“The Authoritariate”

Whenever a teacher or police officer is revealed to have engaged in abusive behavior, a certain group of people always crawl out of the woodwork to defend the person of authority. They’re prepared to ignore any amount of evidence presented and to blame any abuse victims for being overly sensitive or for failing to do what was expected of them by the abuser or by society. Continue reading  

You Are Not So Smart

The Misconception: You are a rational, logical being who sees the world as it really is.

The Truth: You are as deluded as the rest of us, but that’s OK, it keeps you sane.

You Are Not So Smart is a blog devoted to self delusion and irrational thinking.

And it’s great.

The latest post is about on Subjective Validation, “a fancy way of saying you are far more vulnerable to suggestion when the subject of the conversation is you.”

The tendency to believe vague statements designed to appeal to just about anyone is called the Forer Effect, and psychologists point to this phenomenon to explain why people fall for pseudoscience like biorhythms, iridology and phrenology or mysticism like astrology, numerology and tarot cards.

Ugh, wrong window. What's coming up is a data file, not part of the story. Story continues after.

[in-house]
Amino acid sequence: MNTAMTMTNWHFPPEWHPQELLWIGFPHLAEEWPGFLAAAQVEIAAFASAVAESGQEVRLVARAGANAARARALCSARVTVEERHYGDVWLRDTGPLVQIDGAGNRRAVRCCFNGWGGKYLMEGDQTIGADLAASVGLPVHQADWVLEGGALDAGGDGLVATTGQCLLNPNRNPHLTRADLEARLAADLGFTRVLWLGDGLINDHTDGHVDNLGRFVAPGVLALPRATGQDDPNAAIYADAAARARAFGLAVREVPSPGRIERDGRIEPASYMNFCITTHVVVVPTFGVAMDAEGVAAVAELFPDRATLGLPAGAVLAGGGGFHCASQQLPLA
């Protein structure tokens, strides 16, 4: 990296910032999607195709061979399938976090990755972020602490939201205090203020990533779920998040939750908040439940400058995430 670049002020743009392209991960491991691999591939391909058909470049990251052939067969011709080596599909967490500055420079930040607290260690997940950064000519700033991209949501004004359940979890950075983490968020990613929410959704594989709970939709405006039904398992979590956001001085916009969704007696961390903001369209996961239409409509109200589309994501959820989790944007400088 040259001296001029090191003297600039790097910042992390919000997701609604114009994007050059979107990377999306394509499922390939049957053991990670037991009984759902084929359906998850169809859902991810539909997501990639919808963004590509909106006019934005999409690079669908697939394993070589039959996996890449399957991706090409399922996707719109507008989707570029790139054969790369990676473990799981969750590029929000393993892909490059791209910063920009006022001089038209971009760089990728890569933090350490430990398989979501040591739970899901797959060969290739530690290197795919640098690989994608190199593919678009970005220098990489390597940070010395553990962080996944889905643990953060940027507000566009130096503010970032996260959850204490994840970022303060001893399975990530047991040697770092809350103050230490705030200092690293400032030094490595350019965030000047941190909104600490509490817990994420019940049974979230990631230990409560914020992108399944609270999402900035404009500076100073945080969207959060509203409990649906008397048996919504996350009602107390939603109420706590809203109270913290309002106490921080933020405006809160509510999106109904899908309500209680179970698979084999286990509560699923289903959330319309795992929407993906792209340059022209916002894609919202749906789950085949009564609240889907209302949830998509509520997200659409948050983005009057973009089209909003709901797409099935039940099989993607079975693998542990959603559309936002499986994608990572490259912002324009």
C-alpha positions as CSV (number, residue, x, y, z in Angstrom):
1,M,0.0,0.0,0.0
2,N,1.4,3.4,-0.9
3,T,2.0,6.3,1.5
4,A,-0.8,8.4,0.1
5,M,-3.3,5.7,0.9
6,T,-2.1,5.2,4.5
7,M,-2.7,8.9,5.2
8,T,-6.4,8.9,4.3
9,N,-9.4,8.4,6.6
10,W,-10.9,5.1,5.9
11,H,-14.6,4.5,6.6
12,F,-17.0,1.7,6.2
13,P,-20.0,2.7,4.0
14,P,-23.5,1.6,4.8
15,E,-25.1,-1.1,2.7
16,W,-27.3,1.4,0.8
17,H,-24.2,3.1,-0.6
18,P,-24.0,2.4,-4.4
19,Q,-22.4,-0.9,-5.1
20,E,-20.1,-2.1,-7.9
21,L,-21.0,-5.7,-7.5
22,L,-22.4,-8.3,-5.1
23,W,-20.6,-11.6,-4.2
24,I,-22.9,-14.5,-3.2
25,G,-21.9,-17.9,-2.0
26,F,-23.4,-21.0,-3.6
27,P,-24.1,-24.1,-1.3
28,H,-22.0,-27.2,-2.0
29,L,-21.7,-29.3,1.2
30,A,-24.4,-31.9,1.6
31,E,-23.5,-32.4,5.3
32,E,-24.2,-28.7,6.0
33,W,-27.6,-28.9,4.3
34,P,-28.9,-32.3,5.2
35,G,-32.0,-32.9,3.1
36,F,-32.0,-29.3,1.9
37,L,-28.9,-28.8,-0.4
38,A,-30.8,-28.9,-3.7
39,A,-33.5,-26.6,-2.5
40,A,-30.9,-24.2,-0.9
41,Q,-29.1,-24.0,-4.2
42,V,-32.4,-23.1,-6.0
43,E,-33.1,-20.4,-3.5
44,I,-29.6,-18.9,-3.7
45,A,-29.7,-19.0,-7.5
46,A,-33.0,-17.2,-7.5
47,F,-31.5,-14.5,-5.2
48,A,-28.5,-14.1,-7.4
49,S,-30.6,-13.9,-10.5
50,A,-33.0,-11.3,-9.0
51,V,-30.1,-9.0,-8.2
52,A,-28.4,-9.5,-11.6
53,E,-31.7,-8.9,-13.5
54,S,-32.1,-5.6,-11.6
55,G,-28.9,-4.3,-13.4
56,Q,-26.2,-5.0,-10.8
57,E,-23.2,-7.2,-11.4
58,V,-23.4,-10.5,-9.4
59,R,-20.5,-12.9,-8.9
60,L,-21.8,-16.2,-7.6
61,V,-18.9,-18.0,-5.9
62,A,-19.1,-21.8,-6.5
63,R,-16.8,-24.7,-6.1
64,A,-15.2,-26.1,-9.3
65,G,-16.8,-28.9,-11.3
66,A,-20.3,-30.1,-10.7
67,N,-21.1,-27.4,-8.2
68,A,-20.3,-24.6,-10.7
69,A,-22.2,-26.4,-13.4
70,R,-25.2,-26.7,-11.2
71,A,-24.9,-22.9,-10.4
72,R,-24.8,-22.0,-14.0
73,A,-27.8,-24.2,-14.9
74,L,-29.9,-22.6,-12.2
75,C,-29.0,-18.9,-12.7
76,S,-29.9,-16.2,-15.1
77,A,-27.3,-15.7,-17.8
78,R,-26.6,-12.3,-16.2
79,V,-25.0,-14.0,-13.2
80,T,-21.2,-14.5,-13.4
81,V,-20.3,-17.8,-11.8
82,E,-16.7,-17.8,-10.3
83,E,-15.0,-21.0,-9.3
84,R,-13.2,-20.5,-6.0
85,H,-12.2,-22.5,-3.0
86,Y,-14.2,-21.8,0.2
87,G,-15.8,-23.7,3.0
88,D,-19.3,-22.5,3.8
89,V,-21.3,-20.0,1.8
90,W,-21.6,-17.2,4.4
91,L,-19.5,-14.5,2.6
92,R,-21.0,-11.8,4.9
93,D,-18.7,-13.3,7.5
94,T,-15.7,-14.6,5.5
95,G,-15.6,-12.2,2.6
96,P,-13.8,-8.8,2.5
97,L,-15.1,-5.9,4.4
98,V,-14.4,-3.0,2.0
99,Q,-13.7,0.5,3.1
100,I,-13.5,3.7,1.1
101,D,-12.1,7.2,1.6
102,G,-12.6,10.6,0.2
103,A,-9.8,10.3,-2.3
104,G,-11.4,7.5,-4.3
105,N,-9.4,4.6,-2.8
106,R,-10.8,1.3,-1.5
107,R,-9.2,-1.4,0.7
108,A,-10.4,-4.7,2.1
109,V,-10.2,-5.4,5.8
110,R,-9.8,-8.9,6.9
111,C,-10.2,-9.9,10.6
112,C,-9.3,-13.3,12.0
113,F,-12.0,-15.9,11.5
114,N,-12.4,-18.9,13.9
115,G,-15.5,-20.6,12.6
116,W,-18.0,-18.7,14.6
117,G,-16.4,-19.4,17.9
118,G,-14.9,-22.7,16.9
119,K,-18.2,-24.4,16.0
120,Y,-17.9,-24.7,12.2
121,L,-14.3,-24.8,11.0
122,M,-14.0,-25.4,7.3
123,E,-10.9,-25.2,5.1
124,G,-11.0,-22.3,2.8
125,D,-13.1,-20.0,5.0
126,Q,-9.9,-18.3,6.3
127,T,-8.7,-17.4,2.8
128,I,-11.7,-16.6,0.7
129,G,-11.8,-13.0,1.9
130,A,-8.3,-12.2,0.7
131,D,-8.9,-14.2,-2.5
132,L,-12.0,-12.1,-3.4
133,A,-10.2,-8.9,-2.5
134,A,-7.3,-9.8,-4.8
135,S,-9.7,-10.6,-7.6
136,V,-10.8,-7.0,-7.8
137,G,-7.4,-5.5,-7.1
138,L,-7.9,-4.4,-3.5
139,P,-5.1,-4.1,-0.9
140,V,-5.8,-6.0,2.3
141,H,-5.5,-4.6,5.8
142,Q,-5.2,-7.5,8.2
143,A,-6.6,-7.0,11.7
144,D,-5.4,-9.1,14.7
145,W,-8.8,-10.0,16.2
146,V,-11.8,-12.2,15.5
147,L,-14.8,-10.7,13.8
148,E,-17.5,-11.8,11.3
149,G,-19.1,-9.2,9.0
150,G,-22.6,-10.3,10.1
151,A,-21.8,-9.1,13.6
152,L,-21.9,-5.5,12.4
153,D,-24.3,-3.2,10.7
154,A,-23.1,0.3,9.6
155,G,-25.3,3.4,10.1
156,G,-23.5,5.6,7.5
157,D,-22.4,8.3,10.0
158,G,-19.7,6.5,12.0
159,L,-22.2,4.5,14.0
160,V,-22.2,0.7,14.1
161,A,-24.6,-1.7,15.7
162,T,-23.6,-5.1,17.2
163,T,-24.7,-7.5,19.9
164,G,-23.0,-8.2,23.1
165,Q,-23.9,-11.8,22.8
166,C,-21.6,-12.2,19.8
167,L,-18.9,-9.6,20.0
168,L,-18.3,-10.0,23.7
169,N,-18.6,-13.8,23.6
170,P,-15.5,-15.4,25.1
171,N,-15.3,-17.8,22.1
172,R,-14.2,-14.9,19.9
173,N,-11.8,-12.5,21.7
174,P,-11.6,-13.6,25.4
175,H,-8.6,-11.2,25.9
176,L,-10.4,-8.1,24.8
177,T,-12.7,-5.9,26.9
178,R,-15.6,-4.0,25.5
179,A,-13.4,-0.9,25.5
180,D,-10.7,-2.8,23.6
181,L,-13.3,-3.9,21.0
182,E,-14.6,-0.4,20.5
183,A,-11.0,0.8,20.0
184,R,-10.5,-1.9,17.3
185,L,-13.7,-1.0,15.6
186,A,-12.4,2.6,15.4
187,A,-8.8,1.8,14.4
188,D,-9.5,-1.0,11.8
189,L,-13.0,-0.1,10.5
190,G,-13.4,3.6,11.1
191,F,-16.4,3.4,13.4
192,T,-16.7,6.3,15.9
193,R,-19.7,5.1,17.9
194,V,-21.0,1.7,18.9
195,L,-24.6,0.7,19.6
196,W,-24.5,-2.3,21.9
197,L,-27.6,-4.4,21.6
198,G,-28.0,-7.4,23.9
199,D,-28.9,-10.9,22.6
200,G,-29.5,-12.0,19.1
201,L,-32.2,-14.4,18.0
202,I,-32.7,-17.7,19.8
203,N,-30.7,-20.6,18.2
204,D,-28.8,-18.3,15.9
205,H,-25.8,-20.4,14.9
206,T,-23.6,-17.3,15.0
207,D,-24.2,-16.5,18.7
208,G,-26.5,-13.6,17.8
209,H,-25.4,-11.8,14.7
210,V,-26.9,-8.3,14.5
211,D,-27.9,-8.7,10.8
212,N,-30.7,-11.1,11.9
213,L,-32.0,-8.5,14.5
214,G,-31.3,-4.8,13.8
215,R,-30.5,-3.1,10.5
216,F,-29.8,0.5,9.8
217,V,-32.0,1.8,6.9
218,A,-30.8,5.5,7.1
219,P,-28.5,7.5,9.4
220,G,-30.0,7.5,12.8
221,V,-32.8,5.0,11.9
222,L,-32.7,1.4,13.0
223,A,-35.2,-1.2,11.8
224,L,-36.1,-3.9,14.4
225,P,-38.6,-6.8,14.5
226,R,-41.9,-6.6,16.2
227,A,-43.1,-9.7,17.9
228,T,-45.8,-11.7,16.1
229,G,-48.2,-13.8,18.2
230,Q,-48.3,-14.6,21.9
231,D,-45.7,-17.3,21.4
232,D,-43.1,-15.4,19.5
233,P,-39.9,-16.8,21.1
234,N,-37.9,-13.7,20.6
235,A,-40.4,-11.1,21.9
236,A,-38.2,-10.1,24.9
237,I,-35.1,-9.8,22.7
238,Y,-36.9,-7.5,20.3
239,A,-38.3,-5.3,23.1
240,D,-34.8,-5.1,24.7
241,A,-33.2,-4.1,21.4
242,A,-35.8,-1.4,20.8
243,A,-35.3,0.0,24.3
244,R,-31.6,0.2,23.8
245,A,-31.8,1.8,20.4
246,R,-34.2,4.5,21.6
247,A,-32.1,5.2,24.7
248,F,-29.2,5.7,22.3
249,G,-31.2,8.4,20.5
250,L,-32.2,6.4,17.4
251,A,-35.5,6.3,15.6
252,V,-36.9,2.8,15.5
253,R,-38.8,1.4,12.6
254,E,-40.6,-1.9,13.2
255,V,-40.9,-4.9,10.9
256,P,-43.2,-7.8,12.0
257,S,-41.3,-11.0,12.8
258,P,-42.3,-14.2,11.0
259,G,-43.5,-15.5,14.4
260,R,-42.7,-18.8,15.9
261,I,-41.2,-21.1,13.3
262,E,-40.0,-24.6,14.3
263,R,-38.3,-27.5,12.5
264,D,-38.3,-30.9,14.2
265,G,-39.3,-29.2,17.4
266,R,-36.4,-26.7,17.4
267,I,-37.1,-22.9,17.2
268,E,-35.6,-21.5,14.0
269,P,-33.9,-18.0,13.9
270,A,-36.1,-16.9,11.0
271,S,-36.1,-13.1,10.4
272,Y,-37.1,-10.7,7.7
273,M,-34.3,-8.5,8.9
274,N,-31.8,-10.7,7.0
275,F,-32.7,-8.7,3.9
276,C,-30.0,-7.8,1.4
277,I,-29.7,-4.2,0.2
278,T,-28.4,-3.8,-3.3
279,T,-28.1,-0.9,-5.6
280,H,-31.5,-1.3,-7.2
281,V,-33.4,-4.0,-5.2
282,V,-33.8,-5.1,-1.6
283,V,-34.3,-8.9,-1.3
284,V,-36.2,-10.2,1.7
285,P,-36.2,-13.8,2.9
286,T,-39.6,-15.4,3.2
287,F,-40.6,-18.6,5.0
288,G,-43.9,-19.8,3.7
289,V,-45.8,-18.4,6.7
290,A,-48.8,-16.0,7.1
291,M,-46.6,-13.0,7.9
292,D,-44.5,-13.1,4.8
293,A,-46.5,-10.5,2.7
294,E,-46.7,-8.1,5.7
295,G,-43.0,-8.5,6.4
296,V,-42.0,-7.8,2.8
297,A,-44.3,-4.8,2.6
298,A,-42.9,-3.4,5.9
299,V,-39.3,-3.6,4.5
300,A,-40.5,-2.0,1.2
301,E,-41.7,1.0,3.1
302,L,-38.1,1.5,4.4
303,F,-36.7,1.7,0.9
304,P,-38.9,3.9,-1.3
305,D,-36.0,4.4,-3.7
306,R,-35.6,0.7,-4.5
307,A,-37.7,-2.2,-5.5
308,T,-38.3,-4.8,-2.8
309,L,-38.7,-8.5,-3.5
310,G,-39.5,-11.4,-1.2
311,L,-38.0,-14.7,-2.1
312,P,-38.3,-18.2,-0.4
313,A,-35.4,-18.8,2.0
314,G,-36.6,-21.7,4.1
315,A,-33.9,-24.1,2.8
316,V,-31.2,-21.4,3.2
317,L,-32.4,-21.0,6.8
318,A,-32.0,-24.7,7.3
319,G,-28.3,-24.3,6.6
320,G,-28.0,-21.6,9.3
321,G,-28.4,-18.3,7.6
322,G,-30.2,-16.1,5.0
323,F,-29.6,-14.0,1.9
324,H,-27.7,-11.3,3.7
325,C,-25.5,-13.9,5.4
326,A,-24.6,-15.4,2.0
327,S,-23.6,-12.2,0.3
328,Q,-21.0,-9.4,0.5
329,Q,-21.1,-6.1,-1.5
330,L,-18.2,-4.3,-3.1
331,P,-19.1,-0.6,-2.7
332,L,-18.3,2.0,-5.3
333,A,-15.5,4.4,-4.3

The last was on Confirmation Bias, which explains the success of political echo chambers and why racism and xenophobia will always be with us; humans are wired to ignore evidence outside their preconceived beliefs.

In the last few years I’ve been taking stabs at my own confirmation bias, seeking out the best arguments and evidence from those I might be inclined to disagree with. While there are a tremendous number of pundits making baseless assertions, especially on the radio and television—mastery of confirmation bias is a winning strategy—there are just as many great writers and thinkers across the political spectrum with worthwhile arguments.

Other great posts:

  • The Just-World Fallacy – People don’t “get what they deserve”
  • Fines – The effect of removing the social cost of undesired behavior